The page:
Husky Energy Sees India as Alternative Market to U.S. Shale Glut

India may become a “huge market” for Canadian producers avoiding a North American glut of light oil after a pipeline is built to the Atlantic Coast from Alberta, said Husky Energy Inc. Chief Executive Officer Asim Ghosh.

Husky, the Calgary-based company controlled by Hong Kong billionaire Li Ka-Shing, made its first oil shipment to India in the fourth quarter, selling 1 million barrels from its offshore White Rose field to Indian Oil Corp., Ghosh said. Once TransCanada Corp.’s Energy East line is built from the oil sands, Canada’s crude may become cheaper than West African supplies, he said.

“The sale to India did open up a potentially very large new market for us,” Ghosh said on a conference call today. “Once Energy East is up, India becomes a cost competitive destination for Canadian crude.”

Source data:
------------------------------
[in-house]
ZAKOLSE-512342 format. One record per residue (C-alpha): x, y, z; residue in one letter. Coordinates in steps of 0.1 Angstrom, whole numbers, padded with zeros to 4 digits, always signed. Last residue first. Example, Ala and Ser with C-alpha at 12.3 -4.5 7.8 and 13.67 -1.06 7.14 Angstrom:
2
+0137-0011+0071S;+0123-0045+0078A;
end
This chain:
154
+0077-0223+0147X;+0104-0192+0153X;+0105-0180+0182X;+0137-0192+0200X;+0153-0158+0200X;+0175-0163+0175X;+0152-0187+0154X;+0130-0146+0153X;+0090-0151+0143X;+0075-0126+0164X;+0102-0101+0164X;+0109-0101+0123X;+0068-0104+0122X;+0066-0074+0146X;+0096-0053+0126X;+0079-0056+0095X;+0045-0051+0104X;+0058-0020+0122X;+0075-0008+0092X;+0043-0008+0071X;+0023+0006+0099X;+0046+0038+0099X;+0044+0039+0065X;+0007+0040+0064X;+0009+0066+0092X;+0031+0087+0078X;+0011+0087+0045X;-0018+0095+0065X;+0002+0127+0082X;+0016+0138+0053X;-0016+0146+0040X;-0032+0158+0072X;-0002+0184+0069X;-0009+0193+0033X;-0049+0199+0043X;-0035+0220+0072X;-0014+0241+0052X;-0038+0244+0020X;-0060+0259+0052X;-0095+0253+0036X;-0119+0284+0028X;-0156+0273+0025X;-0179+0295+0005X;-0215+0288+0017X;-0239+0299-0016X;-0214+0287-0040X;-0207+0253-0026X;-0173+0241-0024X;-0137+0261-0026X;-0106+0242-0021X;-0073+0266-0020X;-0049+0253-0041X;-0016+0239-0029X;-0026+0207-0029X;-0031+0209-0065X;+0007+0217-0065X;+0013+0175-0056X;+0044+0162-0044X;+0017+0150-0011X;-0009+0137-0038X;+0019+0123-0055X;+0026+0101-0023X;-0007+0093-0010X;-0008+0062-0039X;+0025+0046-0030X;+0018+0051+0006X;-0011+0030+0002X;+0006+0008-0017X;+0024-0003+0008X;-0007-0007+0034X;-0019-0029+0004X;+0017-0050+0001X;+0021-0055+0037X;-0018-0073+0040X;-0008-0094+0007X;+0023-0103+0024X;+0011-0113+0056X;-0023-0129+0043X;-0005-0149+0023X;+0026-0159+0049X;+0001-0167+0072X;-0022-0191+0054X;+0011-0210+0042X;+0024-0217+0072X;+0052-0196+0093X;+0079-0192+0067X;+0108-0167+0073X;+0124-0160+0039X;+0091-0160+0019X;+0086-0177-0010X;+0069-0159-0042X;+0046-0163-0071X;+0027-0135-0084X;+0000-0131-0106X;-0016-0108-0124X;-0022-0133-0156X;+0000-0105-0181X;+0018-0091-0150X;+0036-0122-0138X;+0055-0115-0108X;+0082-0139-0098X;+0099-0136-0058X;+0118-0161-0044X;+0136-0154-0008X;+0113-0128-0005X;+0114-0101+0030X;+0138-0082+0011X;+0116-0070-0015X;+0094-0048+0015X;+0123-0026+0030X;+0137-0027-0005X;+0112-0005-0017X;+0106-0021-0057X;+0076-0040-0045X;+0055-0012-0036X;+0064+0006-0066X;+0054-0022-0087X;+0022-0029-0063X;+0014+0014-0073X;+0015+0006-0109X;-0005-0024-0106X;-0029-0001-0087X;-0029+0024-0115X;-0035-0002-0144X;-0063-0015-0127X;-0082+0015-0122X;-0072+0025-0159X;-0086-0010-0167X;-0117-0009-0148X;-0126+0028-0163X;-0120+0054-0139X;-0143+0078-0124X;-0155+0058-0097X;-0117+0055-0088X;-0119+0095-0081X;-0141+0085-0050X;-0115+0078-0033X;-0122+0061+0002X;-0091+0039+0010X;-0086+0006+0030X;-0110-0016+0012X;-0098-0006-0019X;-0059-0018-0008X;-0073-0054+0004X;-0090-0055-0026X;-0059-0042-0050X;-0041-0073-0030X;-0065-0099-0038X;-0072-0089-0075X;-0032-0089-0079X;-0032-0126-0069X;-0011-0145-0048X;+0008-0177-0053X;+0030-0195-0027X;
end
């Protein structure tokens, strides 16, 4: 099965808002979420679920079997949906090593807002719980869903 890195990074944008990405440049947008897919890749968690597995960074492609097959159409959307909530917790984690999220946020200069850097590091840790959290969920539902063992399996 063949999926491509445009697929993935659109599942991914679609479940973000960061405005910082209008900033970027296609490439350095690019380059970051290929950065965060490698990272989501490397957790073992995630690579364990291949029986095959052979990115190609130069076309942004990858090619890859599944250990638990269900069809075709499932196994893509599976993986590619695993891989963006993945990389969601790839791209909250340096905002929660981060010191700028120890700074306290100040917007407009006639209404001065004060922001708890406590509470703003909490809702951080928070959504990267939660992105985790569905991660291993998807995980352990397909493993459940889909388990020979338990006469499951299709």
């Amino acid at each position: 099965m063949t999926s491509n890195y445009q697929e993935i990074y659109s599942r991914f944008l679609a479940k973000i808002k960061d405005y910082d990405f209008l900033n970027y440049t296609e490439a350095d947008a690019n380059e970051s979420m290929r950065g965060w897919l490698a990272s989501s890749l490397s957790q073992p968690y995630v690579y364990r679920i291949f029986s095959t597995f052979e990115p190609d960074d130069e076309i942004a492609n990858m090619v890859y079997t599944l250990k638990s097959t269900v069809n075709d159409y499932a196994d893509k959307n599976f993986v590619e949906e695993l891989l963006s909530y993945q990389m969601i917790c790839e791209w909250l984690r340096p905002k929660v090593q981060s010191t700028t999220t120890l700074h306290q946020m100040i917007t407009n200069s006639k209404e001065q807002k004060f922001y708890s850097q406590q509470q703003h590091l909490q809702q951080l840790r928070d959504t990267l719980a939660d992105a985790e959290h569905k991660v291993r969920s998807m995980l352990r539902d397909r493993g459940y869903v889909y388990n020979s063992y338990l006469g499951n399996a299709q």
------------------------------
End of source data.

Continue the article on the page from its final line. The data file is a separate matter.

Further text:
U.S. crude output has increased 59 percent since September 2009 as new drilling techniques unlock vast supplies from shale formations, forcing Canadian and Mexican producers to seek other markets. Last week, Petroleos Mexicanos disclosed it sold light crude to India for the first time.

“As East Coast refiners increase their consumption of light, sweet crude by rail, their appetite for offshore Canadian crudes is going away, forcing those producers to seek other markets,” Andy Lipow, president of Lipow Oil Associates LLC in Houston, said in a phone interview.

Canada exported 117,000 barrels of conventional light oil a day to the U.S. East Coast in the third quarter, down from 155,000 barrels a day during that period in 2011, according to data from the National Energy Board.

Light oil from Husky’s White Rose field offshore Newfoundland and Labrador is now approved for use by state-owned refineries in India, Ghosh said.

“We are taking the appropriate steps for making ourselves accessible in that market,” Ghosh said.

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